Margaret of Burgundy, Queen of Sicily
Margaret of Burgundy was the second wife of Charles I of Sicily, and thus Queen of Sicily. The second daughter of Odo, Count of Nevers, and Maud of Dampierre and she became Queen consort of Sicily by her marriage to Charles of Anjou, King of Sicily and Count of Anjou and Provence, on 18 November 1268. Their only daughter, died in infancy and she became titular Queen consort of Jerusalem, after Charles bought the title from Mary of Antioch in 1277. She and her husband lost the title of King and Queen of Sicily in 1283, becoming King and Queen of Naples only. After Charles died in 1285, Margaret retired to her lands in Tonnerre, residing in the castle there with Margaret of Brienne and Catherine I of Courtenay, titular Empress of Constantinople. There at Tonnerre, the three women lived lives of charity and prayer, Margaret founded there l’Hospice des Fontenilles, and she died in 1308 without children, she left her possessions to her great-nephew, John II of Châlon-Auxerre. She was buried in the lHospice
Louis I, Count of Flanders
Louis I was Count of Flanders and Rethel. He was the son of Louis I, Count of Nevers, and Joan, Countess of Rethel and he succeeded his father as count of Nevers and his grandfather as count of Flanders in 1322. He inherited the county of Rethel from his mother, in 1320 Louis married Margaret, second daughter of King Philip V of France and Joan II, Countess of Burgundy, who would inherit her mothers counties of Burgundy and Artois in 1361. This marriage alliance made him break with the policy of his grandfather Robert III. His pro-French policies and excessive taxations levied by Louis caused an uprising in 1323, beginning as a series of scattered rural riots, the peasant insurrection escalated into a full-scale rebellion that dominated public affairs in Flanders for nearly five years until 1328. The rebels, led by Nicolaas Zannekin, captured the towns of Nieuwpoort, Ieper, in Kortrijk, Zannekin was able to capture Louis himself. In 1325 the King of France, Charles IV intervened whereupon Louis was released from captivity in February 1326, the peace didnt last long and soon hostilities erupted again which made the count flee to France.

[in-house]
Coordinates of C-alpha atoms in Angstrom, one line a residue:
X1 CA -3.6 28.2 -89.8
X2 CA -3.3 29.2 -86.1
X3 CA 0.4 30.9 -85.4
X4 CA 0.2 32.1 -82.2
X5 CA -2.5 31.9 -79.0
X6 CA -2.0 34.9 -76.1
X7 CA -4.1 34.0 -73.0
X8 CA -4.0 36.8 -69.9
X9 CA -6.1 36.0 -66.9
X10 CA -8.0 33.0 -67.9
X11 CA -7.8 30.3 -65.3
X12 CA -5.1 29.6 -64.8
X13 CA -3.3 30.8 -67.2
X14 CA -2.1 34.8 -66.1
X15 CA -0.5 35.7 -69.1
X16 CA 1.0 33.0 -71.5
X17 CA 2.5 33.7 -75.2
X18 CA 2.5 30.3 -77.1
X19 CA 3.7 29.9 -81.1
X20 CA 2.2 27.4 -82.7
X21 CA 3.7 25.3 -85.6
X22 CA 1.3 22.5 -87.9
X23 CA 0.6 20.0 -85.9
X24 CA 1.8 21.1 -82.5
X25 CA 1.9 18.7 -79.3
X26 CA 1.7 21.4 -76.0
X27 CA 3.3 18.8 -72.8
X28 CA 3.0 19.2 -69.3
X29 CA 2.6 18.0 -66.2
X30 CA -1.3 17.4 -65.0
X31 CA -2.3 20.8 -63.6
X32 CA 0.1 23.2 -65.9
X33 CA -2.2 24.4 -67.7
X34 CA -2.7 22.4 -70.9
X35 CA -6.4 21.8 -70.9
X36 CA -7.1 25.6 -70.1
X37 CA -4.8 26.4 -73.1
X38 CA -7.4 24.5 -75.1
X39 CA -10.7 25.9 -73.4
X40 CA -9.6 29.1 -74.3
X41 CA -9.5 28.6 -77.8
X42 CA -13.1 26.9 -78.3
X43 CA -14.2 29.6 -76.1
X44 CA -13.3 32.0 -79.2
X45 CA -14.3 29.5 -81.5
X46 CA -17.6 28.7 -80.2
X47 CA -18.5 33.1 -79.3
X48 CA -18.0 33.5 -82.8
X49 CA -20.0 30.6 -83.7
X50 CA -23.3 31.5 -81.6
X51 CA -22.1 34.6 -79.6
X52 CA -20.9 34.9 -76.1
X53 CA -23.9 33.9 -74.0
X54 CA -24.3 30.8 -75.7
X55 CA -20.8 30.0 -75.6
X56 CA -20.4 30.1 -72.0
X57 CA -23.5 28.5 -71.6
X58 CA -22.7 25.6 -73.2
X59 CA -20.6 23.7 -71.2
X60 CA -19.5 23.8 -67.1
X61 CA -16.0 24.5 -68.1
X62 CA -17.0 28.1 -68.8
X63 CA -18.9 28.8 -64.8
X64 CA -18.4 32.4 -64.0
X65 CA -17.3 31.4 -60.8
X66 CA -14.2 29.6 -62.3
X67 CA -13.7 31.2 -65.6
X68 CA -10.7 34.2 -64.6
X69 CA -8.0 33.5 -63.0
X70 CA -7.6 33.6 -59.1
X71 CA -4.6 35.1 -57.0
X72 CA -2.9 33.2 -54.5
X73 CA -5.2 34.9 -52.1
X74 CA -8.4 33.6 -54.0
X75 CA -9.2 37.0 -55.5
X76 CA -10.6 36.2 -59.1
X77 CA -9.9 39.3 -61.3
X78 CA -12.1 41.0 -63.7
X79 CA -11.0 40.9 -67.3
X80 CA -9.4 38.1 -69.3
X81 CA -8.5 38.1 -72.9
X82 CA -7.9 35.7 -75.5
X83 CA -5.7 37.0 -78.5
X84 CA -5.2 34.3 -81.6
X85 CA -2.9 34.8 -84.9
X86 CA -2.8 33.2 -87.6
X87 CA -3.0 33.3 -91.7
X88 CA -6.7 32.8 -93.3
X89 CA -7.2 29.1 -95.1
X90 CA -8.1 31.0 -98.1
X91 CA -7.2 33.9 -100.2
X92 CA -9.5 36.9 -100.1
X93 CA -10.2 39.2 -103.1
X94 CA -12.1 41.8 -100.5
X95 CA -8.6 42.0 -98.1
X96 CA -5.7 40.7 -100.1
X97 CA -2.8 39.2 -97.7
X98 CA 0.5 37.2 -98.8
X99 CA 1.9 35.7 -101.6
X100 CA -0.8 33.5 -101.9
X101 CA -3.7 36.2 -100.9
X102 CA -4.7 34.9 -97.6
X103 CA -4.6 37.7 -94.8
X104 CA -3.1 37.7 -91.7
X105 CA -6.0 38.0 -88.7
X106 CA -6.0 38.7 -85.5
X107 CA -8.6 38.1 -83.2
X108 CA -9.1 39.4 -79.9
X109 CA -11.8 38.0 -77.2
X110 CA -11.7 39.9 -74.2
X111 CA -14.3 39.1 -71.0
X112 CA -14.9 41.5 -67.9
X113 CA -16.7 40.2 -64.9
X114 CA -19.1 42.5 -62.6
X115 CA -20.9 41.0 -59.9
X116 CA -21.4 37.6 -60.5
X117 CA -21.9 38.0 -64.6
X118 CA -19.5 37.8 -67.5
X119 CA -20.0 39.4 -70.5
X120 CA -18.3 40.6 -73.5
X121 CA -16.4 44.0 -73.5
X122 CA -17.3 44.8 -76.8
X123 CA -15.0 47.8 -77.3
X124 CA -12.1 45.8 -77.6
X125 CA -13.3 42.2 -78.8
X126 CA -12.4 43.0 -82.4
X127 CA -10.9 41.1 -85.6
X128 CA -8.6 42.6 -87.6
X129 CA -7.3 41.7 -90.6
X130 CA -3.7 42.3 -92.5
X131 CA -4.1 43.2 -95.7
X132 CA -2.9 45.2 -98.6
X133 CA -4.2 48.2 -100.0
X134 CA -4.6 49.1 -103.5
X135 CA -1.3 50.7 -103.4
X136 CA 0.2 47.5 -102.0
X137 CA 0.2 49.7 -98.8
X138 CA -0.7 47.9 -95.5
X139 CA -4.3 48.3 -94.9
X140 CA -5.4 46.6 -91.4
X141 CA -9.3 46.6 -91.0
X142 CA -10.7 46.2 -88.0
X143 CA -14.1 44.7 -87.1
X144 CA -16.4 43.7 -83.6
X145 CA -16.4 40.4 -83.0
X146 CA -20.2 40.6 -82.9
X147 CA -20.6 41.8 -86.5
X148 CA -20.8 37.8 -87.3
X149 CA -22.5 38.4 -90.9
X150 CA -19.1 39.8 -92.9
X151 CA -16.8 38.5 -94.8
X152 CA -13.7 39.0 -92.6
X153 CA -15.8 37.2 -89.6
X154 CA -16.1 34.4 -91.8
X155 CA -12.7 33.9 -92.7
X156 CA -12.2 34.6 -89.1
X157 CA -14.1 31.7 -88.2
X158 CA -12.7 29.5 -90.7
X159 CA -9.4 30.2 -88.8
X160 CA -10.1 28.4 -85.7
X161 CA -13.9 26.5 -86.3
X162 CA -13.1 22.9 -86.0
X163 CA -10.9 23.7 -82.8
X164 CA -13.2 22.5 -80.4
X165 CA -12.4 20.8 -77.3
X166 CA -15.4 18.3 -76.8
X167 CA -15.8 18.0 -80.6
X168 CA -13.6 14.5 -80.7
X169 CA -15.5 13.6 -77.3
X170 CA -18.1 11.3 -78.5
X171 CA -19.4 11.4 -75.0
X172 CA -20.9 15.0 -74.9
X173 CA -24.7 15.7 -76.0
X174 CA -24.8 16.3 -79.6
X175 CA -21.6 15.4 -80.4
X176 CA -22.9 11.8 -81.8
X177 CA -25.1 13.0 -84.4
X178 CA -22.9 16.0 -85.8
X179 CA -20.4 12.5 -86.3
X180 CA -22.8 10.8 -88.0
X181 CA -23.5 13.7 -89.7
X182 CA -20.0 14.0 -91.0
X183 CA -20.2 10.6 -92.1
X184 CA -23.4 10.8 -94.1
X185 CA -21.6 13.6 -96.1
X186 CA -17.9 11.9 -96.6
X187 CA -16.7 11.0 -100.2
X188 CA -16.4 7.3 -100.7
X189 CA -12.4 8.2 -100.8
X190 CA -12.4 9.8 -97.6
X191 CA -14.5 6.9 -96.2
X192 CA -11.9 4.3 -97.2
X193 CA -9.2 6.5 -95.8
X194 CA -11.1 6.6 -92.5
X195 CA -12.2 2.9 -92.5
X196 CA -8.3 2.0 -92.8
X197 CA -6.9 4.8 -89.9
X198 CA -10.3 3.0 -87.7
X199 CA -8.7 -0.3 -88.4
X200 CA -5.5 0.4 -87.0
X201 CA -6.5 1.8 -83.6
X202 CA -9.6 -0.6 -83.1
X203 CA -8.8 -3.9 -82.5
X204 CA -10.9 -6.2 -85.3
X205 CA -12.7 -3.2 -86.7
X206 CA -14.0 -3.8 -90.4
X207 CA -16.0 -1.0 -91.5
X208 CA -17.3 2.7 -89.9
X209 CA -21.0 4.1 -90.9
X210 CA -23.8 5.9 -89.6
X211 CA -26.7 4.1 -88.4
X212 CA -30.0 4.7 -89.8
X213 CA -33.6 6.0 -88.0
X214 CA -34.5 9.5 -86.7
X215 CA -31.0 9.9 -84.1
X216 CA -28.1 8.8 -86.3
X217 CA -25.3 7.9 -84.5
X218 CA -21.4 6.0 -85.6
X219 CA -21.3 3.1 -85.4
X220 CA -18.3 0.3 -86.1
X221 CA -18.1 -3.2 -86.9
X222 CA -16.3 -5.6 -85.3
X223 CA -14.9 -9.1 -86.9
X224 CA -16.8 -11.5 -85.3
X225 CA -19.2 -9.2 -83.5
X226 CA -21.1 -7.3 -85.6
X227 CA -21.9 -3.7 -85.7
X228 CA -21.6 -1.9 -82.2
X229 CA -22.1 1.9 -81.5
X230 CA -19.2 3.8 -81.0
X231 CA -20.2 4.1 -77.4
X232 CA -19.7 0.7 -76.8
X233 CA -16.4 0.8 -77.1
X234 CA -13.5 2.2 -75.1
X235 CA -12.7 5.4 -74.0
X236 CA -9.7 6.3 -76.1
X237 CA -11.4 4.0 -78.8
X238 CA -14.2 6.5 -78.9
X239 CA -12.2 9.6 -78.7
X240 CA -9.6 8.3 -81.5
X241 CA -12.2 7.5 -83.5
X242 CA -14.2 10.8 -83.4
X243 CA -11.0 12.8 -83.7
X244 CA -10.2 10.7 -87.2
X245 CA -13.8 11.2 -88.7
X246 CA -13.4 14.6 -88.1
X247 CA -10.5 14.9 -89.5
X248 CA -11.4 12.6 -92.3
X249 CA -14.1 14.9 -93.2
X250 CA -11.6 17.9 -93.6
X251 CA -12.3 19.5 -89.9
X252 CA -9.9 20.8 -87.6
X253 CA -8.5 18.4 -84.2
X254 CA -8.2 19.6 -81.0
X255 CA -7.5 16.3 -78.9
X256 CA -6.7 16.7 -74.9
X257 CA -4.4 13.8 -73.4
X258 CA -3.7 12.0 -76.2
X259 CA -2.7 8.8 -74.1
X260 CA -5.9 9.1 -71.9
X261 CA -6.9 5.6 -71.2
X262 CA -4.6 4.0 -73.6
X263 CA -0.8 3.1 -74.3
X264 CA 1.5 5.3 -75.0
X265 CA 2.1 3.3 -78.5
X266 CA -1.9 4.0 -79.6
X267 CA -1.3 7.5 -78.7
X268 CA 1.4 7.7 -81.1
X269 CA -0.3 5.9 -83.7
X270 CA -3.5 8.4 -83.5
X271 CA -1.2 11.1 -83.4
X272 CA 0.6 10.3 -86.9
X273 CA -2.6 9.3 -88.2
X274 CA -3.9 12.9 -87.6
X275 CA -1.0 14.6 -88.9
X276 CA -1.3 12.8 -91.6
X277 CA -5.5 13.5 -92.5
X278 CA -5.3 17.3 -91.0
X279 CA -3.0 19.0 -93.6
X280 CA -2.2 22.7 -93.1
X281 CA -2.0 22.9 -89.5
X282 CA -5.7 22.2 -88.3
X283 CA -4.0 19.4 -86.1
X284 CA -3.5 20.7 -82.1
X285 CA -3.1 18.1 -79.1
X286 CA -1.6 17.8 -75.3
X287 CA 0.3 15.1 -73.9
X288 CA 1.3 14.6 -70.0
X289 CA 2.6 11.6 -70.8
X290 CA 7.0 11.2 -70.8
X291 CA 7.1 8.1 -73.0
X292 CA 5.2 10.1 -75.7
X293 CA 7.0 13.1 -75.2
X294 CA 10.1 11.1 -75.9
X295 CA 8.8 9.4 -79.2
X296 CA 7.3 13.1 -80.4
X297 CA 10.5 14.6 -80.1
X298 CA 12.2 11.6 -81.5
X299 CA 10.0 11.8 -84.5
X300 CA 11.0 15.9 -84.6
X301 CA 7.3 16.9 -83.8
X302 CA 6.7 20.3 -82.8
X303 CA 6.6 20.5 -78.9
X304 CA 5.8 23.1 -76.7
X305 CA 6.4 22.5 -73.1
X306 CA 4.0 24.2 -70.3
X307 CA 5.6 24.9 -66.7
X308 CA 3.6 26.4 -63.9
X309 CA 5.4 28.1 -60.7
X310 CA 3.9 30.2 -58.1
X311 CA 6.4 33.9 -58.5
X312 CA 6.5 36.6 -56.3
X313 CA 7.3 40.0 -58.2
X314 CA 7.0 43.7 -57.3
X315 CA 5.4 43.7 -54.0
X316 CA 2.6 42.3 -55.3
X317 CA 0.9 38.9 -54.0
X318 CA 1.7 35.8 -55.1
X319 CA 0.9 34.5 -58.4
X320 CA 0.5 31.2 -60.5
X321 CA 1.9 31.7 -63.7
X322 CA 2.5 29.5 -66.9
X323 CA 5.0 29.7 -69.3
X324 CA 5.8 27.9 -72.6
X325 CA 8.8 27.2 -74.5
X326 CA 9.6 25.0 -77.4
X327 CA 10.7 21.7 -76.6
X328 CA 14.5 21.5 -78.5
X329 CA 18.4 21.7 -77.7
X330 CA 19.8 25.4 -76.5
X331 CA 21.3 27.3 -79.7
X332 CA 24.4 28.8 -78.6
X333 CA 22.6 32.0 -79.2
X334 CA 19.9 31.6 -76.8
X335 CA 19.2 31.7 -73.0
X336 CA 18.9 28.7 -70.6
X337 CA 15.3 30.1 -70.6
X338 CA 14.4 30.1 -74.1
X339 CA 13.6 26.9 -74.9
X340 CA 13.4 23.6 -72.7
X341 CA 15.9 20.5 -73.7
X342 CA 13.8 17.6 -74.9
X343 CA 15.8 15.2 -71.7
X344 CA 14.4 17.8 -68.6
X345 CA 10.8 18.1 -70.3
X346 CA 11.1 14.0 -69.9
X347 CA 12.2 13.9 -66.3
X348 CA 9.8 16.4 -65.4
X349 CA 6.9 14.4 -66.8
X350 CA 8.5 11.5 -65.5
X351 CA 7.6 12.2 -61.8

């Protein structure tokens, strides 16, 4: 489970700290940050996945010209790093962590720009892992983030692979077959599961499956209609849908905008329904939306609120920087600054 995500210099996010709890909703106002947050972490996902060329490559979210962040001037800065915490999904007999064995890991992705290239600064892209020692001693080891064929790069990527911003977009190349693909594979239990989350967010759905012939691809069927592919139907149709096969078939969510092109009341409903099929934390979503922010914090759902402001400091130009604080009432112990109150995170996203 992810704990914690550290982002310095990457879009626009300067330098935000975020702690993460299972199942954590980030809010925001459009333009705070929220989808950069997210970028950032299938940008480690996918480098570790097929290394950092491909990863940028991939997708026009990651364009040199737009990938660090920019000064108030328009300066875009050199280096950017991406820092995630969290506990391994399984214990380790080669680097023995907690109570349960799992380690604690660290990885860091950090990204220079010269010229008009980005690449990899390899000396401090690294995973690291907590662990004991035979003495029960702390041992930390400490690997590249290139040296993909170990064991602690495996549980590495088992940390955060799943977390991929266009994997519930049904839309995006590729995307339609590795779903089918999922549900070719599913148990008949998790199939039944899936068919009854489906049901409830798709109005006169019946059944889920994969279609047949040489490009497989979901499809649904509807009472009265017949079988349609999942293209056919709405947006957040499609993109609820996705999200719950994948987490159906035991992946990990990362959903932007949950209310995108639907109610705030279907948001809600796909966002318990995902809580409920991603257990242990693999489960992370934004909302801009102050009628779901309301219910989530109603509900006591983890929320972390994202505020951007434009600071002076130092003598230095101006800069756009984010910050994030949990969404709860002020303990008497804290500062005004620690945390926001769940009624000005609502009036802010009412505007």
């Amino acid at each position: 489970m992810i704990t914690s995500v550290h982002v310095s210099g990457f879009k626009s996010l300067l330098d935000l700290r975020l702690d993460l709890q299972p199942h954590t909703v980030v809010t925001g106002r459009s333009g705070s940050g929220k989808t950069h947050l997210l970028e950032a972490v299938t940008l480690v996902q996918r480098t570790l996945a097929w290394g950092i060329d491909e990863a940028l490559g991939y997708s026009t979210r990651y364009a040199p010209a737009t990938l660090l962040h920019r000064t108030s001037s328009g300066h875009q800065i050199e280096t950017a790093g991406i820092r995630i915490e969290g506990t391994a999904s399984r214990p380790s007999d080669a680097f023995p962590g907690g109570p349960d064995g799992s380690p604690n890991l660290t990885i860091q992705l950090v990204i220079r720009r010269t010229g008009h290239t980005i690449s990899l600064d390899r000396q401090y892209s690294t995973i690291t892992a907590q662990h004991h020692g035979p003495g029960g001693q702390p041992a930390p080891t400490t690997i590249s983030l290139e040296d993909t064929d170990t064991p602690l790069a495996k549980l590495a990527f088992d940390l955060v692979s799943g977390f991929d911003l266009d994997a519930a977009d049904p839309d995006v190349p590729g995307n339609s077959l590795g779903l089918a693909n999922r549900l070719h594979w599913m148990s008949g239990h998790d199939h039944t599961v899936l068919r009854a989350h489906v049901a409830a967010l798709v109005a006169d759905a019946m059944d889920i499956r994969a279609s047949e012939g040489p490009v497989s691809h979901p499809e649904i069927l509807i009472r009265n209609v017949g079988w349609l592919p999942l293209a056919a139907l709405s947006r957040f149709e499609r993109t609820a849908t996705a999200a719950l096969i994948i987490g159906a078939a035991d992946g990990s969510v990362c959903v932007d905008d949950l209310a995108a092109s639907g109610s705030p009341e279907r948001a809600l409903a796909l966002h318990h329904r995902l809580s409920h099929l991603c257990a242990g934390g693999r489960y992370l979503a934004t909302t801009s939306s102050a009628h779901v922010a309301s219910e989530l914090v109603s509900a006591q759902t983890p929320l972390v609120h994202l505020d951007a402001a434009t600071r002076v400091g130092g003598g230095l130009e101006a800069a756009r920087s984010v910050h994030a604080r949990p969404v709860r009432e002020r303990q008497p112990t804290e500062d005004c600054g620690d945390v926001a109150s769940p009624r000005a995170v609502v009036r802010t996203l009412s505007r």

Louis was able to convince his new liege Philip VI of France to come to his aid and Zannekin, when the Hundred Years War started, Louis remained steadfast in his French policy, even with the county being economically dependent on England. His actions resulted in an English boycott of the trade which in turn sparked a new insurrection under Jacob van Artevelde. In 1339 the count had to flee his lands, never being able to return, Louis was killed at the Battle of Crécy in 1346. He and Margaret had one son, Louis II of Flanders, who succeeded him
Philip III of France